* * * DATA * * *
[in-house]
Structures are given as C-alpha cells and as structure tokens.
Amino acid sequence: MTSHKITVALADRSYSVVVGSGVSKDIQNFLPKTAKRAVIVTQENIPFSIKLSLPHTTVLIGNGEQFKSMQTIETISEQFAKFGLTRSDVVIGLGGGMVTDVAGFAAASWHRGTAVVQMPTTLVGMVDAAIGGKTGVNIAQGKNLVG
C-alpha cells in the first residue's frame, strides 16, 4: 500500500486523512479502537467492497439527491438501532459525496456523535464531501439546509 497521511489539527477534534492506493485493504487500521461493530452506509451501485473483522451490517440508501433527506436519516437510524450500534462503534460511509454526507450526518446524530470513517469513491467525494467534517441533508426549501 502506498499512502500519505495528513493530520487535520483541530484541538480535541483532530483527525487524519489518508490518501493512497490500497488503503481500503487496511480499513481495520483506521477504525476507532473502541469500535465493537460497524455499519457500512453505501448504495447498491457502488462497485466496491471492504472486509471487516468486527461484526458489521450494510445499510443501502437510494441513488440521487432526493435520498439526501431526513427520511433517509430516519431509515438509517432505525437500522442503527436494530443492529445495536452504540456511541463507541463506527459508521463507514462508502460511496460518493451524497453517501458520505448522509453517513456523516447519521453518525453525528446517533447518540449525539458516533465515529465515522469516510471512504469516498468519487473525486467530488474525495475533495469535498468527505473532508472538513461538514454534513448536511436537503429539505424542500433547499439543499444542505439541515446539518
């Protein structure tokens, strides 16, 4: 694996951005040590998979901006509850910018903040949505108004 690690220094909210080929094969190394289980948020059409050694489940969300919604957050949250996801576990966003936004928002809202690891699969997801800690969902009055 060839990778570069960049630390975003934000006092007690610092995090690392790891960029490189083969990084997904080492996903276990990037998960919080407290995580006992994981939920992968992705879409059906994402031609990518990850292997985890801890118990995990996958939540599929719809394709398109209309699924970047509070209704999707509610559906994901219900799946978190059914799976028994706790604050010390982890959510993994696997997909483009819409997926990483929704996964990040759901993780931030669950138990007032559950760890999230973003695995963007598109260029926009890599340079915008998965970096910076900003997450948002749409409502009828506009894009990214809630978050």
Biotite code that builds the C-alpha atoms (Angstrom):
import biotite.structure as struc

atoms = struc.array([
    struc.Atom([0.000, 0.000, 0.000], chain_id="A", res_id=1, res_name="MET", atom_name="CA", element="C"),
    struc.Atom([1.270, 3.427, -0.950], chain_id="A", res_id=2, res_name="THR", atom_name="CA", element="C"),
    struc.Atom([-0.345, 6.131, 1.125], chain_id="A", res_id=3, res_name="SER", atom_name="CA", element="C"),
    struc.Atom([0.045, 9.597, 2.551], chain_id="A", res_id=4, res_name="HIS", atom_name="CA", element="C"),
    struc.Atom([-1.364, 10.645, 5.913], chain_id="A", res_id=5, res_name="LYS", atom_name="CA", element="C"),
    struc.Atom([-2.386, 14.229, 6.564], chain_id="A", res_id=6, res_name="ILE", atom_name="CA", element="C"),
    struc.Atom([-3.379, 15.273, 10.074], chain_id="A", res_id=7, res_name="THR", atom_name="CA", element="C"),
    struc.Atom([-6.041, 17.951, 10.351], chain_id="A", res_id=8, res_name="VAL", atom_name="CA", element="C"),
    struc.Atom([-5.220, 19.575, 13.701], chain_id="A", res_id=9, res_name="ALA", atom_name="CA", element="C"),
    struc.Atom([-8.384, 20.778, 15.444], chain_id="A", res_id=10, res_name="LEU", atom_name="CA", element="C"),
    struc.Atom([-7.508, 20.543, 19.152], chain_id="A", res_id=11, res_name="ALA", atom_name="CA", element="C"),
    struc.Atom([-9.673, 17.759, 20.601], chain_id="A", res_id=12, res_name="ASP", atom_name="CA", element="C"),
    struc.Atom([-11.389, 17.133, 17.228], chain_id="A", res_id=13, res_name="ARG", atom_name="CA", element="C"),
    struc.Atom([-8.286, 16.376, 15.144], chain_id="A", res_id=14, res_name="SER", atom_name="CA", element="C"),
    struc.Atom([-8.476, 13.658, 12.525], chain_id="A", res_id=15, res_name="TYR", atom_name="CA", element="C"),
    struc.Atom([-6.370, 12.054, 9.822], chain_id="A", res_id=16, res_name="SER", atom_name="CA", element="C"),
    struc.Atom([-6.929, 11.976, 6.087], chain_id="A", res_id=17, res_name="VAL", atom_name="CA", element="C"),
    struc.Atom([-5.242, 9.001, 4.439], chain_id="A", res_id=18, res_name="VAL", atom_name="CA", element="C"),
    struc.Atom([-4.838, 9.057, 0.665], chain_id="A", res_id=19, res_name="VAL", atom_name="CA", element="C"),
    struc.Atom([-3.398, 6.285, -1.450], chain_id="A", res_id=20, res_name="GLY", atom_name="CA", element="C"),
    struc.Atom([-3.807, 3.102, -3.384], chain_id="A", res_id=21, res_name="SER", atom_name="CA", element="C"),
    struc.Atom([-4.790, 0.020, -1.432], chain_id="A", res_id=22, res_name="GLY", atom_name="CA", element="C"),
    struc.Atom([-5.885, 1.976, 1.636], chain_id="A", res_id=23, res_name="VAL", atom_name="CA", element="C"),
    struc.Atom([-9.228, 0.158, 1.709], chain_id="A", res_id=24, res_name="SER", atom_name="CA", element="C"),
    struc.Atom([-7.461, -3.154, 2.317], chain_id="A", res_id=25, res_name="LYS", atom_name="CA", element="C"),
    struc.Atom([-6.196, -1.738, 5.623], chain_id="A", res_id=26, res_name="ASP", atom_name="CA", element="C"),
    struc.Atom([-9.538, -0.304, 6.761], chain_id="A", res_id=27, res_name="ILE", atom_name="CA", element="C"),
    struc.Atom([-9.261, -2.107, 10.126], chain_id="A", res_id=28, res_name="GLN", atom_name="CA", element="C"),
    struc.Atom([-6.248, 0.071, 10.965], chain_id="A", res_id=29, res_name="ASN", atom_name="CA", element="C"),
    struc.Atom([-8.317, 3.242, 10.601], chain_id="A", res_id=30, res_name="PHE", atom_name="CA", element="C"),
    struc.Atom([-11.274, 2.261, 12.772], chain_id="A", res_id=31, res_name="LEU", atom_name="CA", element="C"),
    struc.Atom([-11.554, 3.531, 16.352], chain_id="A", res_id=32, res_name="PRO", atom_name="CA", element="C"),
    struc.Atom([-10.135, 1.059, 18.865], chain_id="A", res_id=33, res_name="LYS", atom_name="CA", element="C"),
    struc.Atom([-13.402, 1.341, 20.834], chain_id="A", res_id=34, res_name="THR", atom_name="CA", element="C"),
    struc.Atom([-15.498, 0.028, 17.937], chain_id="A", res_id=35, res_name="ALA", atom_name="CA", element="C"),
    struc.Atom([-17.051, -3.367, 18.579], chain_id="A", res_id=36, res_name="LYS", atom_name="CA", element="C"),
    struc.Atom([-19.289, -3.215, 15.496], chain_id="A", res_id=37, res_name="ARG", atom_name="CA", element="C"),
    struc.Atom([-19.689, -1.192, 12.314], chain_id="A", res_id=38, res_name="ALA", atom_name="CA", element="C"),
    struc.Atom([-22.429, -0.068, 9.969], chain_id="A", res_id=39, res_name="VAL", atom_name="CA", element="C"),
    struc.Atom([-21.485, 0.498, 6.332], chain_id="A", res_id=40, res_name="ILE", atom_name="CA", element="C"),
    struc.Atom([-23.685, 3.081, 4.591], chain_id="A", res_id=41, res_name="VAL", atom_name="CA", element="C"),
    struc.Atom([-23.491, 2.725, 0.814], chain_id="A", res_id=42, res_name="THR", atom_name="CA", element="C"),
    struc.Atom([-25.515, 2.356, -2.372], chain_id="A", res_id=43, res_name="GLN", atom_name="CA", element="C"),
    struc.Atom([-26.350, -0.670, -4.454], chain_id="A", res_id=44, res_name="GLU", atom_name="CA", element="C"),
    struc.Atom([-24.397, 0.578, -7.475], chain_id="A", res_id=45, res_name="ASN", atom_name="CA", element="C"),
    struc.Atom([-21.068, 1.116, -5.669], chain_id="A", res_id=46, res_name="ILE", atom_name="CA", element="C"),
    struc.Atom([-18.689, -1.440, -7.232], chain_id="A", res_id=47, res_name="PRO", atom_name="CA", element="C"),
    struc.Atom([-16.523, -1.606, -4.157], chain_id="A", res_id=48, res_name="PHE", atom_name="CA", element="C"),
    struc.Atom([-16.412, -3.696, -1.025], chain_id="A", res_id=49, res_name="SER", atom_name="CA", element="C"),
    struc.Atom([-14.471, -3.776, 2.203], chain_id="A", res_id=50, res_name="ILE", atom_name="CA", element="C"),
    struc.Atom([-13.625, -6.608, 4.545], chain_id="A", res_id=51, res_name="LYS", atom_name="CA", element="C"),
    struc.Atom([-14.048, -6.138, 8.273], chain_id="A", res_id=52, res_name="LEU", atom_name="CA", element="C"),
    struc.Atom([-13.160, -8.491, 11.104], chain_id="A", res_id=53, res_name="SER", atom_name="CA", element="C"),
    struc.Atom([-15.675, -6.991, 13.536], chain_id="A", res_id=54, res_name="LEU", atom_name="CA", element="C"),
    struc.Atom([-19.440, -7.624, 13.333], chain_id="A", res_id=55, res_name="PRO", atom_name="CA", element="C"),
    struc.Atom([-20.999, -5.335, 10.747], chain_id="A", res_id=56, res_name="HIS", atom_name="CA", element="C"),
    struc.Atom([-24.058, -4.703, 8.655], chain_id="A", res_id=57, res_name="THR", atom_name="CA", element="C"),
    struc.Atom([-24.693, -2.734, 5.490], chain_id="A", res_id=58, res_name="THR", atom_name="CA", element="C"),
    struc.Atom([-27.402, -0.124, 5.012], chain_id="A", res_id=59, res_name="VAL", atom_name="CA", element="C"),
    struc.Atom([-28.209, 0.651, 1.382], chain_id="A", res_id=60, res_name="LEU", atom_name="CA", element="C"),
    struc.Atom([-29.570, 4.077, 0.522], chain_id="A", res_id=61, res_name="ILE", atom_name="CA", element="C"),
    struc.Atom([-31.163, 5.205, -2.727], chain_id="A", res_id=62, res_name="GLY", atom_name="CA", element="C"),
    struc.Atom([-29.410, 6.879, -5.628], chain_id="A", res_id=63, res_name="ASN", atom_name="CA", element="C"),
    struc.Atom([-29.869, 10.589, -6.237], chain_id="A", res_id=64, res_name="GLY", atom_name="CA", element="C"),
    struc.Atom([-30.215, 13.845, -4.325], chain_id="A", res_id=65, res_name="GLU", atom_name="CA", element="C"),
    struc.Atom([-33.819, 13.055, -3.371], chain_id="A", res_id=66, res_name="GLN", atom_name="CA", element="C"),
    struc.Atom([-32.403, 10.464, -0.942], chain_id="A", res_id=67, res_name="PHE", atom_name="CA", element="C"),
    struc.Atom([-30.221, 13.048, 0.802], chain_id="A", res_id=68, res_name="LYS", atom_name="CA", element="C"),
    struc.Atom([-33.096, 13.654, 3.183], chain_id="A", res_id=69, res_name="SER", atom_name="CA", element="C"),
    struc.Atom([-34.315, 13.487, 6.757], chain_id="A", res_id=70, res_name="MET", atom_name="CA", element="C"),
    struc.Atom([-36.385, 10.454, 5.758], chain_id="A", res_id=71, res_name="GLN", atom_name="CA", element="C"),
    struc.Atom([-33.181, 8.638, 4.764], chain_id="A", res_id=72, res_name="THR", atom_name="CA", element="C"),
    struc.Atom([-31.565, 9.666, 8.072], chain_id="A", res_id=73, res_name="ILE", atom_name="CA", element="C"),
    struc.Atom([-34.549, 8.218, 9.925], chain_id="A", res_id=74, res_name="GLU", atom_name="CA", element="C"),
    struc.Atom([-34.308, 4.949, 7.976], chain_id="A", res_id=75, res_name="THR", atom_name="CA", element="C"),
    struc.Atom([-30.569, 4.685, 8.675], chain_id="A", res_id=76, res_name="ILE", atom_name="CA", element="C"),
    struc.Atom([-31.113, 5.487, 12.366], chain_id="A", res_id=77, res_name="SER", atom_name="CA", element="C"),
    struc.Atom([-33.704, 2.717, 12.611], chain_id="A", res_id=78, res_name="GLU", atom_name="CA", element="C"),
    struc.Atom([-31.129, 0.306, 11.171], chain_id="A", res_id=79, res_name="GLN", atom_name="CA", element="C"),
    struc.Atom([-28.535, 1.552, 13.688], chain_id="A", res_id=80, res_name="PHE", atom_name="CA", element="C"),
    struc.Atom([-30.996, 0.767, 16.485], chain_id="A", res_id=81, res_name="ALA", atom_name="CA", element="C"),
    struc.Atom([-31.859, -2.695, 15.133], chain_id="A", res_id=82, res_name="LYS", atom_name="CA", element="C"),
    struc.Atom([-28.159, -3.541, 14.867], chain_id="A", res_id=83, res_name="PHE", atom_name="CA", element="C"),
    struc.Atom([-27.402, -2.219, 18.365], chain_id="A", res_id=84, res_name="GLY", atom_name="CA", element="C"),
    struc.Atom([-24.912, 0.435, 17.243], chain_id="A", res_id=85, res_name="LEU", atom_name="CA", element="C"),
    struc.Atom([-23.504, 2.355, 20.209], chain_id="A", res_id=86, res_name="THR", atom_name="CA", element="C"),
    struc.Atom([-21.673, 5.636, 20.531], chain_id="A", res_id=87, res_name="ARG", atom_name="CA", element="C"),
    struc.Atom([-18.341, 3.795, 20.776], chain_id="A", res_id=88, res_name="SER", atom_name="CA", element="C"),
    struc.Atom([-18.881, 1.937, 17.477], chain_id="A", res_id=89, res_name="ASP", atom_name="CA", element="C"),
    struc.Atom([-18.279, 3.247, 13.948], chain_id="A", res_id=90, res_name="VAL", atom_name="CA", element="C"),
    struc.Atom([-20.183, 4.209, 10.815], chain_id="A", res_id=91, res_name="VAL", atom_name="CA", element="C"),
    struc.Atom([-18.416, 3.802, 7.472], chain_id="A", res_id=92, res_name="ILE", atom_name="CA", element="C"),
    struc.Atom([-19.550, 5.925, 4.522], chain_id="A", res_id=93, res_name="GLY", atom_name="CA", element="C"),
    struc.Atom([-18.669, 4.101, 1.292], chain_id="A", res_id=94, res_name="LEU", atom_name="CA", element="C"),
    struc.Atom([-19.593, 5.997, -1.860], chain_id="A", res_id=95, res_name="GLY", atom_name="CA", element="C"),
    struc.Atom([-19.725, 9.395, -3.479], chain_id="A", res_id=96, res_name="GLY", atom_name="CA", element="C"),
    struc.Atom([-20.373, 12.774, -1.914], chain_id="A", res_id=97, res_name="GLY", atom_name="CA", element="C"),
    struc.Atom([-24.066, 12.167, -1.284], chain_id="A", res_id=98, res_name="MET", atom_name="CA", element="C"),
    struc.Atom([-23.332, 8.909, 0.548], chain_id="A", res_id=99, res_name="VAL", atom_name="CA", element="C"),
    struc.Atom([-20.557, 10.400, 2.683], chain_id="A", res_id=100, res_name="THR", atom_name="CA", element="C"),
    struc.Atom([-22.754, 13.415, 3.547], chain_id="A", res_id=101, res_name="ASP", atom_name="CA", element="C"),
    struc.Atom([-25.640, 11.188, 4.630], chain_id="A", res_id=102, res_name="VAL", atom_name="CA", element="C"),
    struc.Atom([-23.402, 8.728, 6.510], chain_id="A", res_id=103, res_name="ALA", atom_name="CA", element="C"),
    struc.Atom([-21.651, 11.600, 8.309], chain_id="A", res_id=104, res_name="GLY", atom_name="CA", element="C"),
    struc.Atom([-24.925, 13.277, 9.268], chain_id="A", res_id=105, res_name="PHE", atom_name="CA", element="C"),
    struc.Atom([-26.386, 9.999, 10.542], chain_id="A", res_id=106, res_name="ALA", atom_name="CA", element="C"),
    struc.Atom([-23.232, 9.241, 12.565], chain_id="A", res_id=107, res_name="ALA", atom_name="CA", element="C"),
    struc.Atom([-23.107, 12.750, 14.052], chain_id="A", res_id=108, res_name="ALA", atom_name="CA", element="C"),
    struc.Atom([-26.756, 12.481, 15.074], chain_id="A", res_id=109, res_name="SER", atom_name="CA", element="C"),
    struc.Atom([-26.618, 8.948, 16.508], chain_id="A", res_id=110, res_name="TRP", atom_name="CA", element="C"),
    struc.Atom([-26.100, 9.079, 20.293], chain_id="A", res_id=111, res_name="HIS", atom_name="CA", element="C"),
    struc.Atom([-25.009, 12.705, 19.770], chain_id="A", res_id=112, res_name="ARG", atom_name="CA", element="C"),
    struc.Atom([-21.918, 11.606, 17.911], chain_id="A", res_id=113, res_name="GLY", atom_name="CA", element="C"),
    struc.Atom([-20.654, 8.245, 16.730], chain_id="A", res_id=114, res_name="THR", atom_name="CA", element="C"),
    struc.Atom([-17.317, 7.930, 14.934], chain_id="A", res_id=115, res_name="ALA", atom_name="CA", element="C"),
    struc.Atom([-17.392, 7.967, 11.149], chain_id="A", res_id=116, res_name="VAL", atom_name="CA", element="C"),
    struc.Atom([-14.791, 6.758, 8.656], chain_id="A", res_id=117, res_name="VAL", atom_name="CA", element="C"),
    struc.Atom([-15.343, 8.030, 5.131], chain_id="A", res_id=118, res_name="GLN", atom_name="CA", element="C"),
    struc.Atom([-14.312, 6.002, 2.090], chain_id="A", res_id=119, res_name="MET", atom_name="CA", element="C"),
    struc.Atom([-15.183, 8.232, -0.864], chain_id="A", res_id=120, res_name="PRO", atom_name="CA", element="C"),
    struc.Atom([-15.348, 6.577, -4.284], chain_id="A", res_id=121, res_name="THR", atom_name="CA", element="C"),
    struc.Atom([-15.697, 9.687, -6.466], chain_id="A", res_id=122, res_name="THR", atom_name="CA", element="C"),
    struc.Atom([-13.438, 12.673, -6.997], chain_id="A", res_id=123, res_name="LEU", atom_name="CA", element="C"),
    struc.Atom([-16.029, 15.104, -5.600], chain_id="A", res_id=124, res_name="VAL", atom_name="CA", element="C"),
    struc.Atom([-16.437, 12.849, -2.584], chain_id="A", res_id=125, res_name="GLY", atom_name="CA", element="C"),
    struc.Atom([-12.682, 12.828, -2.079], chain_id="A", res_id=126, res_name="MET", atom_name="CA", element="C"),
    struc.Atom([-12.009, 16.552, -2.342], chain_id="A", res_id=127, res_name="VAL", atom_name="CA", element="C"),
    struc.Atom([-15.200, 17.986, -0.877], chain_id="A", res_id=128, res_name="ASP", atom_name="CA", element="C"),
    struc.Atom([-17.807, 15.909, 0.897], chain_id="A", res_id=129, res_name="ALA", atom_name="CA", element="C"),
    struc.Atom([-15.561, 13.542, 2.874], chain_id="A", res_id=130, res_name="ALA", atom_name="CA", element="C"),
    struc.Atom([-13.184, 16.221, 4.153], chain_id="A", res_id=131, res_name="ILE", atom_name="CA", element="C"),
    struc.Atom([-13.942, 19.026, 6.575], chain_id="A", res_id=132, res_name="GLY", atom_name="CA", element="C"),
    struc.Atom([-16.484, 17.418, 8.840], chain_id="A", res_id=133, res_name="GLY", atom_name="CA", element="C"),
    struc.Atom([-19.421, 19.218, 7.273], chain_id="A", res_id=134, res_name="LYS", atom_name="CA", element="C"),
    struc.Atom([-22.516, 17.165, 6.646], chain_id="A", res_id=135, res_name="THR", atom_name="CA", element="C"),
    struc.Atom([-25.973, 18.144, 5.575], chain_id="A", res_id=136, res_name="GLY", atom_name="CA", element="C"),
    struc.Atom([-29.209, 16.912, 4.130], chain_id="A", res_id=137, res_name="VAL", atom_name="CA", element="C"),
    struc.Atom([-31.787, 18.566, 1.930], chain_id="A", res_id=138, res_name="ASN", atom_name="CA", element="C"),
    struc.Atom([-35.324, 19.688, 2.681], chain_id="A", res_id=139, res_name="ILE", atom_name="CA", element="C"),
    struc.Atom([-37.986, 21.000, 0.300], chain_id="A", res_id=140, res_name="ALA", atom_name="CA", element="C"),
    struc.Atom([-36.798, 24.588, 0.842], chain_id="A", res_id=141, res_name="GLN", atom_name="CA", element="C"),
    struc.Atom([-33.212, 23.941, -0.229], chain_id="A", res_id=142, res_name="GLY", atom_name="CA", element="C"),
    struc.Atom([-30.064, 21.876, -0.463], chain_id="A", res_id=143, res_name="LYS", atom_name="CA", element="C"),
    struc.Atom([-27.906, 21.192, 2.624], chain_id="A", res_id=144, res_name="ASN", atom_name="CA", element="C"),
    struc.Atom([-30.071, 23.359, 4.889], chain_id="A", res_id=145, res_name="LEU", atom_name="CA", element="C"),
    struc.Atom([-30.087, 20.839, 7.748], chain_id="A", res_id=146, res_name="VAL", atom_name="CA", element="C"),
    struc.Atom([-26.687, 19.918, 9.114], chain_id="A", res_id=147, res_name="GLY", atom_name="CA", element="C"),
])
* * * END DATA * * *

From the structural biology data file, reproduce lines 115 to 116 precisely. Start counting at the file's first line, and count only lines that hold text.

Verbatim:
    struc.Atom([-23.232, 9.241, 12.565], chain_id="A", res_id=107, res_name="ALA", atom_name="CA", element="C"),
    struc.Atom([-23.107, 12.750, 14.052], chain_id="A", res_id=108, res_name="ALA", atom_name="CA", element="C"),